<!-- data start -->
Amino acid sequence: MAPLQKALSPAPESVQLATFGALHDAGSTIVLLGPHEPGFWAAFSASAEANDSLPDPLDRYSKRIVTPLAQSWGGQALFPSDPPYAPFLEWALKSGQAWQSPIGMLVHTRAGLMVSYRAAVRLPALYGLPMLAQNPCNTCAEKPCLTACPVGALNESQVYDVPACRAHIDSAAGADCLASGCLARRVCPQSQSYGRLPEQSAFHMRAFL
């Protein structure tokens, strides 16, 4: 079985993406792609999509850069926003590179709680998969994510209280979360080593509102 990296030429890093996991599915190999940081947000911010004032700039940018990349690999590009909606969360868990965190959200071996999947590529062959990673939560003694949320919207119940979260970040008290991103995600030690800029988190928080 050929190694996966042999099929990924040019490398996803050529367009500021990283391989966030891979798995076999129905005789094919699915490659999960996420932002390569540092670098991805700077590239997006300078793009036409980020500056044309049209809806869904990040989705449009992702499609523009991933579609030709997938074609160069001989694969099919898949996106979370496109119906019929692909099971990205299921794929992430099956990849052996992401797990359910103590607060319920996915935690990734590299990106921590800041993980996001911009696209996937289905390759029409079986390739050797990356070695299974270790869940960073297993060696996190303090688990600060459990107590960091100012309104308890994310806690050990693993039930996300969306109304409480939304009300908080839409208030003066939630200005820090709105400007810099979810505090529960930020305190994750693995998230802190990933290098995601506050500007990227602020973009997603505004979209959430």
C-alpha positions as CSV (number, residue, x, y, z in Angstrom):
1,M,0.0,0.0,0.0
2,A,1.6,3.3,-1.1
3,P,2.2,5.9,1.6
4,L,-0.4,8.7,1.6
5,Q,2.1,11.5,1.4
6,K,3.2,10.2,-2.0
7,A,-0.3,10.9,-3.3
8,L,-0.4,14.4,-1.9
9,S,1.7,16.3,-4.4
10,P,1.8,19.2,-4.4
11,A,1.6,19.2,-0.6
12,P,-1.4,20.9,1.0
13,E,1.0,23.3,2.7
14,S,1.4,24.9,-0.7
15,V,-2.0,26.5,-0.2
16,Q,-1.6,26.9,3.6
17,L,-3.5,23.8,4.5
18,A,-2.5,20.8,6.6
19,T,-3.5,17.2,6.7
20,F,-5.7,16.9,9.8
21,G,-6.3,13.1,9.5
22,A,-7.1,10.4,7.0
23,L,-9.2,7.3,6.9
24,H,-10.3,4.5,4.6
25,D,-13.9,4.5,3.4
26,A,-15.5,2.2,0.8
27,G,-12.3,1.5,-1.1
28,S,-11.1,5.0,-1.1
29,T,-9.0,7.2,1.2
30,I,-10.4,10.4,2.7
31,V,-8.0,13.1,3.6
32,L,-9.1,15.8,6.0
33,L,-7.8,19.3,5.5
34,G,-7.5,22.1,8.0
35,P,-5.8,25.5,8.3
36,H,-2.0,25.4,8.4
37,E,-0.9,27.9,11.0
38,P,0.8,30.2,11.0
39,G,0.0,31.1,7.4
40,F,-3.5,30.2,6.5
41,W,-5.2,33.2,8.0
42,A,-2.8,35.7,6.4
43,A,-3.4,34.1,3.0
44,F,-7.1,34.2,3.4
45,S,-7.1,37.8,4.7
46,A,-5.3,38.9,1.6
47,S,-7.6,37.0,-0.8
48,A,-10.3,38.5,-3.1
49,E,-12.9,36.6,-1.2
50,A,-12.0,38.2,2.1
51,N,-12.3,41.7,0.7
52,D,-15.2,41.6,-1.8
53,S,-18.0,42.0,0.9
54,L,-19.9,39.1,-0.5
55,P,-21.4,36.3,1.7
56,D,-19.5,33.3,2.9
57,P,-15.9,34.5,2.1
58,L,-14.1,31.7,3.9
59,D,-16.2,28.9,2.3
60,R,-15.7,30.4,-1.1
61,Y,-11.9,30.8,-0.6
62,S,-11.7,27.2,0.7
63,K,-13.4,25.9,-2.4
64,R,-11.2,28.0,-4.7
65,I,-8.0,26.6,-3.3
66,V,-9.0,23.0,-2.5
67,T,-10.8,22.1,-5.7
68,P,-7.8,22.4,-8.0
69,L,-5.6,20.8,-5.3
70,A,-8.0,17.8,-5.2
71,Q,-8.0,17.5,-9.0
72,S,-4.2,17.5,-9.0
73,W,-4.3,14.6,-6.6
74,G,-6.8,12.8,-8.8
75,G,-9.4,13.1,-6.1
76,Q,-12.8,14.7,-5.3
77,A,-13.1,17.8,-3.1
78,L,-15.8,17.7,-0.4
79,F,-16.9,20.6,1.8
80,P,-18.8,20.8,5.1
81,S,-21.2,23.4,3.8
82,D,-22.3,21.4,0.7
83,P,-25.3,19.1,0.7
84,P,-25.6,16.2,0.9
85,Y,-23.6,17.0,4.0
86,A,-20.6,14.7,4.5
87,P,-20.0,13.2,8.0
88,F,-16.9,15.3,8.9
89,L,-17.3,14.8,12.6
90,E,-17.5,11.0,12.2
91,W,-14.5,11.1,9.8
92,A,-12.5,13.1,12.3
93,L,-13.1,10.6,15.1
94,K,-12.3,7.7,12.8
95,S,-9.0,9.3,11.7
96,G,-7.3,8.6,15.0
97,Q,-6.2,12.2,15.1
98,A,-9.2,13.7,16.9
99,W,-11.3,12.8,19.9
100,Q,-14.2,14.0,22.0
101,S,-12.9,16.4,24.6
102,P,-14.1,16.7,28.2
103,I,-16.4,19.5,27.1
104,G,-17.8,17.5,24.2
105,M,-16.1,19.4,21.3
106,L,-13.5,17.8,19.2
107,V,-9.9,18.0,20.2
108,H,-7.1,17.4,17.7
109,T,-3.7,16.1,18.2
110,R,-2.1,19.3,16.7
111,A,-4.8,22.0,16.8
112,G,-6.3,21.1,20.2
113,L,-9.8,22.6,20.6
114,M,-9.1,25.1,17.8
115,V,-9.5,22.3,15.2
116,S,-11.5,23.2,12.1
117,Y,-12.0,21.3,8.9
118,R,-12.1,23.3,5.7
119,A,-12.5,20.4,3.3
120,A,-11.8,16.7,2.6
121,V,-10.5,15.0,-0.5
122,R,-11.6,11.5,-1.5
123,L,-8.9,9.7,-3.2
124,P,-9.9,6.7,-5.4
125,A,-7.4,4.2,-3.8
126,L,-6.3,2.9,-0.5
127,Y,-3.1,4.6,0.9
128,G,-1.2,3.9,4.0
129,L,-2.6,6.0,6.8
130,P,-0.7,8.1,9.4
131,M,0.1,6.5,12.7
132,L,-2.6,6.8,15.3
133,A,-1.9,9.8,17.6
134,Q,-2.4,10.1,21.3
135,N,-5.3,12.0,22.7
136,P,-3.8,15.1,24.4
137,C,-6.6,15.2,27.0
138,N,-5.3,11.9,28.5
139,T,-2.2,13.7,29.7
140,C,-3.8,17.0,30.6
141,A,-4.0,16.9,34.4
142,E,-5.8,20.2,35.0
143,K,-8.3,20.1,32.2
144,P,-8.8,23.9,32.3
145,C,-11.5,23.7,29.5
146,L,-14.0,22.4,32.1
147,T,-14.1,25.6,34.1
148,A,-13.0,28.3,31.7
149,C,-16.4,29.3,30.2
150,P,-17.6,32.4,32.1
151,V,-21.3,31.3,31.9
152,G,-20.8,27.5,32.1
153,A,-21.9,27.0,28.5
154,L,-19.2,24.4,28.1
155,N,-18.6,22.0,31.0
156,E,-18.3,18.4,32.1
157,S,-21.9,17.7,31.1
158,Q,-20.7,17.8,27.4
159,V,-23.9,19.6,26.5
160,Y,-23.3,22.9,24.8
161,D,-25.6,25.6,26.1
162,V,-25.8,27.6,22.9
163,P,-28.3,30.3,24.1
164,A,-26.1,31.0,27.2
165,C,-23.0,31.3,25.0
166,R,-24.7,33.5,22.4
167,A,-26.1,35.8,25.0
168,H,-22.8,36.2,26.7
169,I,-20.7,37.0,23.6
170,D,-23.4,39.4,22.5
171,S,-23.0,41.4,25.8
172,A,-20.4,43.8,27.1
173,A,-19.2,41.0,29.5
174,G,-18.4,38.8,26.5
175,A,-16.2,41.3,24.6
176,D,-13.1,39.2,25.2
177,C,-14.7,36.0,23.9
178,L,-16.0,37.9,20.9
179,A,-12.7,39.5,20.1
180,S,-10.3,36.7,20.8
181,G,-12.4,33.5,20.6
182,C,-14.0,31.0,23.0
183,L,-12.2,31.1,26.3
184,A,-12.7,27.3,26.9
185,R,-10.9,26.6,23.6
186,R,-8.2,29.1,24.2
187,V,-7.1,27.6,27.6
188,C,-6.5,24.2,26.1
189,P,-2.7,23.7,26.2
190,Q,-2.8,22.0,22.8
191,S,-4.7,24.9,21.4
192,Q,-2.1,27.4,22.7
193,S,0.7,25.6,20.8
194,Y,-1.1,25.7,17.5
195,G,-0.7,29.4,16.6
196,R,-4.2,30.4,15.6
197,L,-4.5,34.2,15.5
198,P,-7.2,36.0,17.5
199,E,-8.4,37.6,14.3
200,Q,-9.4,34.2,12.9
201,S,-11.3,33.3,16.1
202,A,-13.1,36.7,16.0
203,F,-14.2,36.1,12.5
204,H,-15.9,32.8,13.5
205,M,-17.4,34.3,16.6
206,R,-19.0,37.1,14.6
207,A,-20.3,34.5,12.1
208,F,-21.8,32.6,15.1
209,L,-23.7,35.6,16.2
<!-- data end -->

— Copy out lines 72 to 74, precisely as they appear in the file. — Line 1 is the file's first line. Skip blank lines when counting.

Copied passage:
69,L,-5.6,20.8,-5.3
70,A,-8.0,17.8,-5.2
71,Q,-8.0,17.5,-9.0